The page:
The 2012 Nissan Leaf: Driving range will vary. Credit: Nissan
Nissan has purchased Leafs from two owners in Phoenix who complained of losing battery capacity due to high temperatures.
The company says that the batteries are not defective, but plans to buy back the cars as a “good-will gesture” using the state’s buyback formula as a guide, said David Reuter, the vice president of corporate communications for Nissan Americas.
“In Phoenix, a small handful of Nissan LEAF customers have complained of gradual battery capacity loss, which is a normal occurrence in battery electric vehicles, is expressly excluded under the vehicle’s warranty and can be impacted by extreme heat, high speed, high mileage and charging method and frequency,” Reuter said in a statement.
Over the past several months, a number of Leaf owners in Arizona said they are experiencing falling driving range due to battery capacity loss. In response, Nissan performed tests on a number of cars and found the capacity loss occurred with drivers who have higher-than-average mileages in a hot environment over a short period, according to a letter posted to Leaf owners on Saturday.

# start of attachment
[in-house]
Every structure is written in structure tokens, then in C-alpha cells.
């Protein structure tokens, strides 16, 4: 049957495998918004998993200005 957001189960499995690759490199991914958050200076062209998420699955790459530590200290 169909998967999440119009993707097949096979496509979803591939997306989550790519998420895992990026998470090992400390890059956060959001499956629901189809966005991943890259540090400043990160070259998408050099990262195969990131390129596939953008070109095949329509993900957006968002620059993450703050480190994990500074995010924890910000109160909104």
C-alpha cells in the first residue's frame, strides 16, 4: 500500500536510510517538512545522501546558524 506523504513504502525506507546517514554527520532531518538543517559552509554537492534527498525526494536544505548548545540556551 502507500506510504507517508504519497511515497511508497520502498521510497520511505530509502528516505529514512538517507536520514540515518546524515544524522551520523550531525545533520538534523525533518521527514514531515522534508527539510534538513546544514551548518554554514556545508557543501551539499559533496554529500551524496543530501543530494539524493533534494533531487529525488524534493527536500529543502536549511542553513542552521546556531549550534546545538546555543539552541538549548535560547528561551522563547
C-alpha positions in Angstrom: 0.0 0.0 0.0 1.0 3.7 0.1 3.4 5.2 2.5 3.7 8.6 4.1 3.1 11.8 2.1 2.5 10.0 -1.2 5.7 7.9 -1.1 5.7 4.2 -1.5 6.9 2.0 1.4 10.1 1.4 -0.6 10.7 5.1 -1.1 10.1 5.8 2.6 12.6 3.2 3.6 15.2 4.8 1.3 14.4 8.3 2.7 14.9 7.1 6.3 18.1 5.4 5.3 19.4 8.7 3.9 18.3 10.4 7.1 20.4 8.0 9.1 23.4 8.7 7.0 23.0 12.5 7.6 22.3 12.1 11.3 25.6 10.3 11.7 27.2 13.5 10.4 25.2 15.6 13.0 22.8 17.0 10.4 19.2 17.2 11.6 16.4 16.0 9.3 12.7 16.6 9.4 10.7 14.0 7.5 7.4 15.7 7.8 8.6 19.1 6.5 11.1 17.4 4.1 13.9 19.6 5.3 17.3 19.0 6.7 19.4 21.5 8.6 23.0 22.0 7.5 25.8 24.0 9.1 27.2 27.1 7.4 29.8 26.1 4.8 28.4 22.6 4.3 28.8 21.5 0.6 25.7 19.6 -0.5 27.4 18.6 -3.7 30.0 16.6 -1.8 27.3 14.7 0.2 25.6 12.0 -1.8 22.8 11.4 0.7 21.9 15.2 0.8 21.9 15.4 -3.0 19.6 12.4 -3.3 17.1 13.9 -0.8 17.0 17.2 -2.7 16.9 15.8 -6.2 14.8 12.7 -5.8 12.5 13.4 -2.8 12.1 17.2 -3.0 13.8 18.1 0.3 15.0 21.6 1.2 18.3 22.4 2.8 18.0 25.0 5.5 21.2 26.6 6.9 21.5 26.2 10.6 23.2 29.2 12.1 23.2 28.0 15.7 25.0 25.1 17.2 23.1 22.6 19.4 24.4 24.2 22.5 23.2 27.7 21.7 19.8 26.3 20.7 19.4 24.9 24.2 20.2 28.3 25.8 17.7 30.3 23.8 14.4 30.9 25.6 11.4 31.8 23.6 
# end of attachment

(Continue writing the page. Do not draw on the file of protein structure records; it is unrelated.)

Some range loss is normal for all electric vehicles that use lithium ion batteries. Nissan estimates that the average Leaf’s batteries will have about 80 percent of the original capacity after five years. The conditions in Arizona are more like 76 percent of capacity after five years, according to Carla Bailo, the senior vice president of research & development at Nissan Americas.
“So while your LEAF may have been able to travel a certain distance or more on a charge when new, its range will decrease as the battery ages, miles accumulate and gradual capacity loss occurs. This loss in capacity will occur most rapidly in the early part of your battery’s life, but the rate should decrease over time,” she wrote.
A group of Nissan Leaf owners did a controlled test earlier this month and found that the driving range of a 2011 model, estimated at 73 miles by the EPA, had slipped to 59 miles. (See Don’t Drive Your Nissan Leaf Too Much.)
Nissan has also hired EV advocate Chelsea Sexton, who worked in marketing for General Motors’ EV1, to create a global advisory board. The goal is to aid communication between Nissan Leaf owners and the company.
This capacity issue has affected a very small number of the roughly 15,000 people who have purchased the Nissan Leaf over the past two years. But the Arizona episode does shine a light on how electric vehicle driving range can be affected from factors such as climate, mileage, and charging patterns.
Batteries perform best and will last longer if they are shielded from temperatures extremes. Nissan’s Leaf battery relies on air cooling. By contrast, General Motors, Ford, and Tesla Motors have active thermal management systems where a liquid is circulated around the battery pack. (See, Are Air-Cooled Batteries Hurting Nissan Leaf Range?)